This content is provided by our sponsor. It is not written by and does not necessarily reflect the views of Education Week's editorial staff.
Sponsor
Teaching Webinar
6 Key Trends in Teaching and Learning
As we enter the third school year affected by the pandemic—and a return to the classroom for many—we come better prepared, but questions remain. How will the last year impact teaching and learning this school
Content provided by Instructure
This content is provided by our sponsor. It is not written by and does not necessarily reflect the views of Education Week's editorial staff.
Sponsor
School & District Management Webinar
Ensuring Continuity of Learning: How to Prepare for the Next Disruption
Across the country, K-12 schools and districts are, again, considering how to ensure effective continuity of learning in the face of emerging COVID variants, politicized debates, and more. Learn from Alexandria City Public Schools superintendent
Content provided by Class
Teaching Profession Live Online Discussion What Have We Learned From Teachers During the Pandemic?
University of California, Santa Cruz, researcher Lora Bartlett and her colleagues spent months studying how the pandemic affected classroom teachers. We will discuss the takeaways from her research not only for teachers, but also for

EdWeek Top School Jobs

Teacher Jobs
Search over ten thousand teaching jobs nationwide — elementary, middle, high school and more.
View Jobs
Principal Jobs
Find hundreds of jobs for principals, assistant principals, and other school leadership roles.
View Jobs
Administrator Jobs
Over a thousand district-level jobs: superintendents, directors, more.
View Jobs
Support Staff Jobs
Search thousands of jobs, from paraprofessionals to counselors and more.
View Jobs

Read Next

School & District Management Some Teachers Won't Get Vaccinated, Even With a Mandate. What Should Schools Do About It?
Vaccine requirements for teachers are gaining traction, but the logistics of upholding them are complicated.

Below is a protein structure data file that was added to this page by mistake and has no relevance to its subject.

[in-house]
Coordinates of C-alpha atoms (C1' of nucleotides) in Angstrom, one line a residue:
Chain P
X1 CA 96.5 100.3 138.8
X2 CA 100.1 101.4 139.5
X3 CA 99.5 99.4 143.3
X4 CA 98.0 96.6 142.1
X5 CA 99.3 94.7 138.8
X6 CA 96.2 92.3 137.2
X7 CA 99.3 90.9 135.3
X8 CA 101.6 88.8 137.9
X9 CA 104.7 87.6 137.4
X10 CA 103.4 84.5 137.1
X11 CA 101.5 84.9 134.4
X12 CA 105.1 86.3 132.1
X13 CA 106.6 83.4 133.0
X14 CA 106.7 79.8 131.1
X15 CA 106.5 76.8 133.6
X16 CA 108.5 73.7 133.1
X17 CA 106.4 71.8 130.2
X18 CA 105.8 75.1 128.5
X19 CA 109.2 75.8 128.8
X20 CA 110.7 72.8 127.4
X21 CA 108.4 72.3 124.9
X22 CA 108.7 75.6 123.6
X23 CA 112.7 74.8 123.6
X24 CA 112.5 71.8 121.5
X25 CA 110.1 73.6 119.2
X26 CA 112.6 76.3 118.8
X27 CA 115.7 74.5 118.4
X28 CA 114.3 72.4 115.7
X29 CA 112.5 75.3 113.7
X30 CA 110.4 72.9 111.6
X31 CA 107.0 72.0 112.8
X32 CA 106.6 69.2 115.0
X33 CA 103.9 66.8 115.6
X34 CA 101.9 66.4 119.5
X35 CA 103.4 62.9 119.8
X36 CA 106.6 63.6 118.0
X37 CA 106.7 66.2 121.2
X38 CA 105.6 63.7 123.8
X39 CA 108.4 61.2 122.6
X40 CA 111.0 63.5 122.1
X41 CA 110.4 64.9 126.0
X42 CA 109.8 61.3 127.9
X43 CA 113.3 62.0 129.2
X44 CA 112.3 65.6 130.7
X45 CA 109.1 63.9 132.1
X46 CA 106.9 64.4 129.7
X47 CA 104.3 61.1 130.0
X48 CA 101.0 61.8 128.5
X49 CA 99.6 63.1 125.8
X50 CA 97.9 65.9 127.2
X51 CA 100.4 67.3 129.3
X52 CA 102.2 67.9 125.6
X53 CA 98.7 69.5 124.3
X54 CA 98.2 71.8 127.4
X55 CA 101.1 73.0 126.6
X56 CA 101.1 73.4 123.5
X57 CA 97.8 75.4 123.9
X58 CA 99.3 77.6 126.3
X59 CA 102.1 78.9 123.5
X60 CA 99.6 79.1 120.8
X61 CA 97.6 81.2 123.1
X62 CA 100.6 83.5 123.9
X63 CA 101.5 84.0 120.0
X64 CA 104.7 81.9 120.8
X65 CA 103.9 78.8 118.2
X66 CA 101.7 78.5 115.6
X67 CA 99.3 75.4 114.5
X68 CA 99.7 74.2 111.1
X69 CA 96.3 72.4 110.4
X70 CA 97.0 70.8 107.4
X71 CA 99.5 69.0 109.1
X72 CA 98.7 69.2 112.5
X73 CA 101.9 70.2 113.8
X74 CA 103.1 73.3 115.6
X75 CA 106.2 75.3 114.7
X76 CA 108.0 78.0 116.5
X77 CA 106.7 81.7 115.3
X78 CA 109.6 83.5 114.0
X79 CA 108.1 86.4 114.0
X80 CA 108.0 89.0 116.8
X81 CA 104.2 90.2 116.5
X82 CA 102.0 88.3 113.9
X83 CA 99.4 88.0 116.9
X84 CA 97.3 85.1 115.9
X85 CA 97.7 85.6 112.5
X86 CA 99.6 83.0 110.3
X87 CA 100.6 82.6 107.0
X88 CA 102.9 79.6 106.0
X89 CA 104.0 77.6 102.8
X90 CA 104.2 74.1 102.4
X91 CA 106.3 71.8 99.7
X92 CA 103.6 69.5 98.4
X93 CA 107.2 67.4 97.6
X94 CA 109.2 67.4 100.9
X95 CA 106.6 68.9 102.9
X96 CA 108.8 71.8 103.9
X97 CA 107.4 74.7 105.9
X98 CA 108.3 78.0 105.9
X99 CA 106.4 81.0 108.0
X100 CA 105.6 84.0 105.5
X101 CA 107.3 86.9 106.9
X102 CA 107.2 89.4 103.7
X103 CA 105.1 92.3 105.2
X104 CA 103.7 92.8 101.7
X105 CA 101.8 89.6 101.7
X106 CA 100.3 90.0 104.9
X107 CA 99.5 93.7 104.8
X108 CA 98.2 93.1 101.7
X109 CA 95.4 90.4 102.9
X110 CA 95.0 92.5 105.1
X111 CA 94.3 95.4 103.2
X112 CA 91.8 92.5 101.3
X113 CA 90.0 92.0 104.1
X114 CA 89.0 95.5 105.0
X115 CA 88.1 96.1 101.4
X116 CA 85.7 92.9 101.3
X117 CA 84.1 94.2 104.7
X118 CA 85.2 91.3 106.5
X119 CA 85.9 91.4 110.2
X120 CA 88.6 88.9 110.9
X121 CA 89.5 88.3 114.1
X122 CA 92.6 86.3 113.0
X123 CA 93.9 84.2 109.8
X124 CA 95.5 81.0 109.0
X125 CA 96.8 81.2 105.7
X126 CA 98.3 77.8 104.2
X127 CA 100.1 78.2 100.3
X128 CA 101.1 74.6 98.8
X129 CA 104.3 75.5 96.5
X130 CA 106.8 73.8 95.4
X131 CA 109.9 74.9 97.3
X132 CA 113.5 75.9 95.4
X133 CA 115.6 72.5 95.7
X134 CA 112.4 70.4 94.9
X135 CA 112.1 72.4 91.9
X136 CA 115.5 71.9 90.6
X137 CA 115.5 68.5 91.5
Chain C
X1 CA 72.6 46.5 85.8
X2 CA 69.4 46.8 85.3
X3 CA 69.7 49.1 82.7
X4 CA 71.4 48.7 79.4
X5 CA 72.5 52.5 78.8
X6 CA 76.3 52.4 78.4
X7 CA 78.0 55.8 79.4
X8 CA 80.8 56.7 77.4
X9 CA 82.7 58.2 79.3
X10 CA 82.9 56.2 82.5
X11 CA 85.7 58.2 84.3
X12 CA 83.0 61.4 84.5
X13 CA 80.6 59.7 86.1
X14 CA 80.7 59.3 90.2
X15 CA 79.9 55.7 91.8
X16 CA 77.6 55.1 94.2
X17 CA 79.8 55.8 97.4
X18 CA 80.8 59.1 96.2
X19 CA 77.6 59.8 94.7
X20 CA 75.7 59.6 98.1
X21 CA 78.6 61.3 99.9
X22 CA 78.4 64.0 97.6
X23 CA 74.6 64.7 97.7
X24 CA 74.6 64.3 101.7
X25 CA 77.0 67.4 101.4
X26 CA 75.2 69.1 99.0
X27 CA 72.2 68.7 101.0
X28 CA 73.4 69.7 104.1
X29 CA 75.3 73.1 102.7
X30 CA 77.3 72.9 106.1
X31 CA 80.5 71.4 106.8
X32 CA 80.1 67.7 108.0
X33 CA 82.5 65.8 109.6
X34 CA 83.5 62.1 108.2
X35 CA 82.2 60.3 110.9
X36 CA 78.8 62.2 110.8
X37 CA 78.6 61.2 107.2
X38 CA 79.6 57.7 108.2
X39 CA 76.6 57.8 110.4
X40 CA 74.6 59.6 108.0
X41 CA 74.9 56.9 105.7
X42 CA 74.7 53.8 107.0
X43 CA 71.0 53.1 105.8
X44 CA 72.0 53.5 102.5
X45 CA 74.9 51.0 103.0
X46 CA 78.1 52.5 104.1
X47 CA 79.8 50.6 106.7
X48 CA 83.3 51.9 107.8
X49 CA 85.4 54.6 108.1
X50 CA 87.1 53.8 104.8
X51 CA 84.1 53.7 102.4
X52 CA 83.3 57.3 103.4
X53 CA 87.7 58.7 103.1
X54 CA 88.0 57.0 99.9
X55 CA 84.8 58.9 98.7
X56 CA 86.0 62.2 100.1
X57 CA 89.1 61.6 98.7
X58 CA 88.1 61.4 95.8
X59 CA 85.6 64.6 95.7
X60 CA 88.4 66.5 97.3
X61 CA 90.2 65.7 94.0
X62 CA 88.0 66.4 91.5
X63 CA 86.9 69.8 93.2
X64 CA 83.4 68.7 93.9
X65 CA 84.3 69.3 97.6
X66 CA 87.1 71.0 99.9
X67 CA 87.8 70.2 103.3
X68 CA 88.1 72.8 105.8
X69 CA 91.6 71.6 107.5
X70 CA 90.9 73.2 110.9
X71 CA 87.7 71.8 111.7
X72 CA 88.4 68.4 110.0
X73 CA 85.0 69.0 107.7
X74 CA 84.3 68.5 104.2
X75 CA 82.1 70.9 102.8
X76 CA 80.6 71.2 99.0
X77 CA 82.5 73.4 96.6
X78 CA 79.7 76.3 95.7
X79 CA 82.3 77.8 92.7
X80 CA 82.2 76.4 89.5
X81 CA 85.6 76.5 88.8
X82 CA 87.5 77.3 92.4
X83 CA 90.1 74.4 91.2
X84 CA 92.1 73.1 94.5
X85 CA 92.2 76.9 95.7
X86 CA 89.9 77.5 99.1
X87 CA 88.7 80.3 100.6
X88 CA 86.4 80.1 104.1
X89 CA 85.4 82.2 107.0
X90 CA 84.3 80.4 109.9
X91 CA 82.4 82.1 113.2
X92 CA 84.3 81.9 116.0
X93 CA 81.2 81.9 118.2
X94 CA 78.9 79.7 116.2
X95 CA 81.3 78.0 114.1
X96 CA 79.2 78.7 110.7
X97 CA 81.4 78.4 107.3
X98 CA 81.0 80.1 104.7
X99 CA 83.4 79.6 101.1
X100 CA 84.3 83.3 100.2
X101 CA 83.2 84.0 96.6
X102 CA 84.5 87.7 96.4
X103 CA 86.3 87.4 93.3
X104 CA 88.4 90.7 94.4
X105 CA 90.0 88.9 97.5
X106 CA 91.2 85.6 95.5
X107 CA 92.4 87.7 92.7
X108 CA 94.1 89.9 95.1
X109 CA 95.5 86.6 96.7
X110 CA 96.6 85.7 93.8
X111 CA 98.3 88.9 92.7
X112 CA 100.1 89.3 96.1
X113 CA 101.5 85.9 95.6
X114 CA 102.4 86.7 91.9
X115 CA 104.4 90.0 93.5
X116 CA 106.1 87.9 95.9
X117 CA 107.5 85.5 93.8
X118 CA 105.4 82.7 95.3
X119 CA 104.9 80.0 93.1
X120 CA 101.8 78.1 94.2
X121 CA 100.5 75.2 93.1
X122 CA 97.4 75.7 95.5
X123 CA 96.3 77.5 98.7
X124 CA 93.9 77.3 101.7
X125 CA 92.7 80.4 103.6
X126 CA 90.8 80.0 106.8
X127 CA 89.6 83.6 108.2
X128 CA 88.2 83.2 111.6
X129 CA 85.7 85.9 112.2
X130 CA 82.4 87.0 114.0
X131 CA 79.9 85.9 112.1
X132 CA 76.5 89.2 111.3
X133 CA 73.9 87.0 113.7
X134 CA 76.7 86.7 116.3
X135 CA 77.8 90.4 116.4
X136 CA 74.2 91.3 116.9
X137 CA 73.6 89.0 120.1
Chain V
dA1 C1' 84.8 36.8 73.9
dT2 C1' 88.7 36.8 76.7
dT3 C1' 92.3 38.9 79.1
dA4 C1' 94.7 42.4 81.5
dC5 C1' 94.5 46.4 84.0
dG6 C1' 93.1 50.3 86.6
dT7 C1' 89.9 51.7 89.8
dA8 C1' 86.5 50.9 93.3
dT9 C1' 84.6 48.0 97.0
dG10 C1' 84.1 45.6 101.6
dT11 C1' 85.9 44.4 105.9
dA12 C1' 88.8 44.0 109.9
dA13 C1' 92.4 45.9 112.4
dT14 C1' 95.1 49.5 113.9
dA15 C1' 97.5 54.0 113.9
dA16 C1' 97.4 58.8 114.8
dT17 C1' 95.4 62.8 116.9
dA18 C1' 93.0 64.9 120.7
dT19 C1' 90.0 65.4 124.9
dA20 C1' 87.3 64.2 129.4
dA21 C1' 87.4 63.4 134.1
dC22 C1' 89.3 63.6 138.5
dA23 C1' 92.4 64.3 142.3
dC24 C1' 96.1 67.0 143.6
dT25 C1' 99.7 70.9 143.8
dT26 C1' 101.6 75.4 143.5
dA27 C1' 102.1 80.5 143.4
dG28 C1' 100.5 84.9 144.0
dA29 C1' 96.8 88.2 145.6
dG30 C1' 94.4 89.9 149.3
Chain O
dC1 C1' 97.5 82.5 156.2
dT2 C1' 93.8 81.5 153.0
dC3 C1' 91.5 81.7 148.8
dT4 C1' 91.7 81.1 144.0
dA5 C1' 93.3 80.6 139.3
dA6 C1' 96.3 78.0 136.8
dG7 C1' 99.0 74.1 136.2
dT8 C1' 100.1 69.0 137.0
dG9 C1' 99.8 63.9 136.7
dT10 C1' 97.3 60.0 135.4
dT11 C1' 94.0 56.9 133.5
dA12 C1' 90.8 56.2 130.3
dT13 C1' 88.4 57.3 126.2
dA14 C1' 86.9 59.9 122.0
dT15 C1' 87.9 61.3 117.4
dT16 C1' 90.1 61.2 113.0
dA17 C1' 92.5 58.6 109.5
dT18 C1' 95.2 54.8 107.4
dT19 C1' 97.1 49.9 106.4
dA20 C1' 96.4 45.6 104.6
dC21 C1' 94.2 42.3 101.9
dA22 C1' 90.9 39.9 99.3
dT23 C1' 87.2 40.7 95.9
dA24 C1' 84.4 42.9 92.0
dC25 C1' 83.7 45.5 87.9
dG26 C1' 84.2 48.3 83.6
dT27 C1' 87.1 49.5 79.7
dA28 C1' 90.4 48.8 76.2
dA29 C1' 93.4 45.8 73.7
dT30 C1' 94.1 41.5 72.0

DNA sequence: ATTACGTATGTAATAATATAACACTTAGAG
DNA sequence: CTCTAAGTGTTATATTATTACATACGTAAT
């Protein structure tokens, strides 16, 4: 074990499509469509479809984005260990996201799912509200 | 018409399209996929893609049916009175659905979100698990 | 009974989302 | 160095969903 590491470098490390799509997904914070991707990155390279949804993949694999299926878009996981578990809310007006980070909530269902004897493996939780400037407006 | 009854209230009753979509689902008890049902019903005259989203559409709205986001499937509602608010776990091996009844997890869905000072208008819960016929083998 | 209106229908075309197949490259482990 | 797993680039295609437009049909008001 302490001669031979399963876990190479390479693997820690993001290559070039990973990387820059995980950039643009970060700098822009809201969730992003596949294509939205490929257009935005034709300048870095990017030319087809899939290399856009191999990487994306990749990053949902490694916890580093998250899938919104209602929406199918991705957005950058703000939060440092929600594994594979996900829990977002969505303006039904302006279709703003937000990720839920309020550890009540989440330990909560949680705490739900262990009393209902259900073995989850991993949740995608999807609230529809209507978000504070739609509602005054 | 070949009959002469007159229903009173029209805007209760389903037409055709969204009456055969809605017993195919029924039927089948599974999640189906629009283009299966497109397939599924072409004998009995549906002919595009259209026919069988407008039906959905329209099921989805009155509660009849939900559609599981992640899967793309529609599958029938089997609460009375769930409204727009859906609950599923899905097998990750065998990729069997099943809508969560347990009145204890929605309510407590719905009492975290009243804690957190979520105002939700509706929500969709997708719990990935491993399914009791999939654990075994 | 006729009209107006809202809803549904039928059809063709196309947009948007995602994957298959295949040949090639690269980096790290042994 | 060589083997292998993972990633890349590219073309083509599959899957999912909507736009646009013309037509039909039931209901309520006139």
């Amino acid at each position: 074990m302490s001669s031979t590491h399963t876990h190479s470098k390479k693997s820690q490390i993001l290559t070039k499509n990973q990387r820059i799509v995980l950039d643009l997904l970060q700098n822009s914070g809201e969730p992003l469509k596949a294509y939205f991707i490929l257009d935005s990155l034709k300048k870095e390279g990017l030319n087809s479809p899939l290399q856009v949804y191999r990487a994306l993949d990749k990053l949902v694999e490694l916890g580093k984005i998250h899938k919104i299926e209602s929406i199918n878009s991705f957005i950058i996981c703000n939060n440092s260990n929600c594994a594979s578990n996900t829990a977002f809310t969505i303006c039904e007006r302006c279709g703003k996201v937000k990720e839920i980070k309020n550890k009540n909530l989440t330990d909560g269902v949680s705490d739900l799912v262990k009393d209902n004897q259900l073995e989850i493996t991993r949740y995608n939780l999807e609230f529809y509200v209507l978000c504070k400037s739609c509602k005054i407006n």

9 min read
Illustration of a vaccine, medical equipment, a clock and a calendar with a date marked in red.
iStock/Getty
School & District Management A Vaccine for Kids Is Coming. 6 Tips for Administering the Shot in Your School
Start planning now, get help, and build enthusiasm. It's harder than it looks.
11 min read
Cole Rodriguez, a 15-year-old student at Topeka West, gets a COVID-19 vaccine Monday, Aug. 9, 2021 at Topeka High School's vaccine clinic.
Cole Rodriguez, a 15-year-old student, gets a COVID-19 vaccine at Topeka High School's vaccine clinic.
Evert Nelson/The Topeka Capital-Journal via AP
School & District Management Letter to the Editor School Mask Mandates: Pandemic, ‘Panicdemic,’ or Personal?
"A pandemic is based on facts. A 'panicdemic' is based on fears. Today, we have both," writes a professor.
1 min read
School & District Management How 'Vaccine Discrimination' Laws Make It Harder for Schools to Limit COVID Spread
In Montana and Ohio, the unvaccinated are a protected class, making it tough to track and contain outbreaks, school leaders say.
4 min read
Principal and District Superintendent Bonnie Lower takes the temperature of a student at Willow Creek School as the school reopened, Thursday, May 7, 2020, in Willow Creek, Mont.
Bonnie Lower, a principal and district superintendent in Willow Creek, Mont., checks the temperature of a student as Willow Creek School reopened for in-person instruction in the spring.
Ryan Berry/Bozeman Daily Chronicle via AP